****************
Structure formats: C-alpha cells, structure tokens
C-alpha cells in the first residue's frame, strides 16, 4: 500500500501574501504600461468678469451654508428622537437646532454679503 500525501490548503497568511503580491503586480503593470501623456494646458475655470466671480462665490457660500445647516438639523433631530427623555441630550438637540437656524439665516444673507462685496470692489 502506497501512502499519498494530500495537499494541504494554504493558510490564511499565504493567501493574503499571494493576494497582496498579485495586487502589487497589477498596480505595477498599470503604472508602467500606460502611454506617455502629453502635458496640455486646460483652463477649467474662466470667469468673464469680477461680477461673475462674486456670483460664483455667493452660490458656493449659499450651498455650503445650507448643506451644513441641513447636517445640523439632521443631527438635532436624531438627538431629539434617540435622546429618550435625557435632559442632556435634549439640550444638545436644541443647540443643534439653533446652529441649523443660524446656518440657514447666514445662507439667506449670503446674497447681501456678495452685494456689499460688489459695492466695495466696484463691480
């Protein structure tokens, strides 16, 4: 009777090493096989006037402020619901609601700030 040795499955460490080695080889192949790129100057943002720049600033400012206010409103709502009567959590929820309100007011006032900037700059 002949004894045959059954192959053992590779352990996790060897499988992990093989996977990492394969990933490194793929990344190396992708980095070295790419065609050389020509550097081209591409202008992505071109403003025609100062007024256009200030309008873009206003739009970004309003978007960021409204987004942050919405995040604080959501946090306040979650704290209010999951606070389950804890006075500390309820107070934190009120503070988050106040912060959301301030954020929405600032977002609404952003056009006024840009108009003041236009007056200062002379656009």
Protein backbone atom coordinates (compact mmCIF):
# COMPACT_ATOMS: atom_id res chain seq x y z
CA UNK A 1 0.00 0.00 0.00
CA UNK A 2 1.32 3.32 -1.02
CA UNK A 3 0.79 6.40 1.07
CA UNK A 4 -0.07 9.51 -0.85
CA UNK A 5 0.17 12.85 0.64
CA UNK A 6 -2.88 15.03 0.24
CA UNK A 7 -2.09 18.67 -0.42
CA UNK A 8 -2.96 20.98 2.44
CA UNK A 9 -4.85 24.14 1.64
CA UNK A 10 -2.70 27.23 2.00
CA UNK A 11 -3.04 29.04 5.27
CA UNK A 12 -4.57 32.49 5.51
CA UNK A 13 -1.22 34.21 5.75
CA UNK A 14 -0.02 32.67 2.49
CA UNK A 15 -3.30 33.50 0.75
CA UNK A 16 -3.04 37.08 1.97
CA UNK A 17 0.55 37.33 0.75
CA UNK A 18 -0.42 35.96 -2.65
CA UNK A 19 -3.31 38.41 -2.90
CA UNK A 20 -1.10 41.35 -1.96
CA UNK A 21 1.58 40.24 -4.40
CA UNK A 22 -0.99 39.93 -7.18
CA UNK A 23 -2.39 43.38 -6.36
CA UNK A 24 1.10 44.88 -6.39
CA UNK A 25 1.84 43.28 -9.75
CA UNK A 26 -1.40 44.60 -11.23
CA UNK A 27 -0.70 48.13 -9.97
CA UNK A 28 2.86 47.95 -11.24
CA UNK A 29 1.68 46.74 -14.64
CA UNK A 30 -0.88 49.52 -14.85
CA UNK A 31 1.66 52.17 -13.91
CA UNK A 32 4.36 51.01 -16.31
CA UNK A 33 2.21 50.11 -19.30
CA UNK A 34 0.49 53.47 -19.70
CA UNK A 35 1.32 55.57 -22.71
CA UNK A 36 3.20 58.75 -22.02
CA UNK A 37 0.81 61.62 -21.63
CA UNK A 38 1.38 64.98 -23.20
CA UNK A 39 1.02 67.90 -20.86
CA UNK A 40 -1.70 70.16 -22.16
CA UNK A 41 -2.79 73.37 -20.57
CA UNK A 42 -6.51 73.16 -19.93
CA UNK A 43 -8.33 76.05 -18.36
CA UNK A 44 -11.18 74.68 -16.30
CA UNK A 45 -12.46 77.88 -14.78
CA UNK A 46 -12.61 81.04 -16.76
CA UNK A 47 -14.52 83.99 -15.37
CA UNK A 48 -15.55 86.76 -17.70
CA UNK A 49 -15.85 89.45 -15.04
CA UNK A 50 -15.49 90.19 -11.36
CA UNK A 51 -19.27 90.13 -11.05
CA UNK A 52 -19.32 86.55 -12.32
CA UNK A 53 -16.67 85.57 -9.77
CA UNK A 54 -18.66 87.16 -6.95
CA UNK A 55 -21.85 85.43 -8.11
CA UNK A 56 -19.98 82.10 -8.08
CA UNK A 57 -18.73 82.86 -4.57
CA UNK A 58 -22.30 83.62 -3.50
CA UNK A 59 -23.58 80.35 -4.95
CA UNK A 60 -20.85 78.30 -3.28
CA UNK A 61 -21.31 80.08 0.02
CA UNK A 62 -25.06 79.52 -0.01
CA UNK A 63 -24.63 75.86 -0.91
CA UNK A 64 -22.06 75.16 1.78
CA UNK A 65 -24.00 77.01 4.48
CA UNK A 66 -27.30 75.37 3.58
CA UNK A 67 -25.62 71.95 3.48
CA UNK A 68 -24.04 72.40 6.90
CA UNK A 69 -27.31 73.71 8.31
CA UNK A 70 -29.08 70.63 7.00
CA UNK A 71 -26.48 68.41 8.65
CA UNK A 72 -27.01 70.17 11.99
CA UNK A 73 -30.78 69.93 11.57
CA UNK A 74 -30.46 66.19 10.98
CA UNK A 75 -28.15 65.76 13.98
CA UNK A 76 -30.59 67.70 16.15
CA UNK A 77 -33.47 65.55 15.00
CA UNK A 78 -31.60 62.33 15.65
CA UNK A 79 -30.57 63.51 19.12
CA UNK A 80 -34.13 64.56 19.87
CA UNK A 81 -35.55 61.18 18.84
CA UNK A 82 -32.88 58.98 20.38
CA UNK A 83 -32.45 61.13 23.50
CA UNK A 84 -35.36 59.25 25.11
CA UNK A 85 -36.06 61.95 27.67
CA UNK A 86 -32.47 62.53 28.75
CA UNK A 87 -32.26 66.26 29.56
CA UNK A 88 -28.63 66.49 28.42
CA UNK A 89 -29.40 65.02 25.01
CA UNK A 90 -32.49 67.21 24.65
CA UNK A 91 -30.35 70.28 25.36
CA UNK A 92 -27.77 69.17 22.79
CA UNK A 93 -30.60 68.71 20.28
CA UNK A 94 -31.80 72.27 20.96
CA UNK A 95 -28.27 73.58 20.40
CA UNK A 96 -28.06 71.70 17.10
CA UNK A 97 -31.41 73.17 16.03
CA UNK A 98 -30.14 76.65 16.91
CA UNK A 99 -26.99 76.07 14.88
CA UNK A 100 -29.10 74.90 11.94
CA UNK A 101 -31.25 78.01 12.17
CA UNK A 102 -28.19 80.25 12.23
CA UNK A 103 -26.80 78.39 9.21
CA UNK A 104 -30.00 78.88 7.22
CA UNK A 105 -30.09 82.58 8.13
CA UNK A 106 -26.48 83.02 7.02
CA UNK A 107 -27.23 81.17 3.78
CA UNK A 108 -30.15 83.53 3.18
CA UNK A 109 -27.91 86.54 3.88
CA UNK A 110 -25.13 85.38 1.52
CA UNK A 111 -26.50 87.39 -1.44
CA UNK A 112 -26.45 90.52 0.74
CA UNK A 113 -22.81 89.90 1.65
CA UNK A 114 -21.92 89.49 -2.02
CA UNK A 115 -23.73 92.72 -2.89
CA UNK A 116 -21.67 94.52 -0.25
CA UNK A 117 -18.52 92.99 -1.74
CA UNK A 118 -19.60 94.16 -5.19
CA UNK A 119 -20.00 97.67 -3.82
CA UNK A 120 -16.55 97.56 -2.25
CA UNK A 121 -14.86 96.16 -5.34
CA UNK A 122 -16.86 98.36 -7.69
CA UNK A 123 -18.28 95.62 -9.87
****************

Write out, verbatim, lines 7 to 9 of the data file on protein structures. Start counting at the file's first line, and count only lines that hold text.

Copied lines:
CA UNK A 2 1.32 3.32 -1.02
CA UNK A 3 0.79 6.40 1.07
CA UNK A 4 -0.07 9.51 -0.85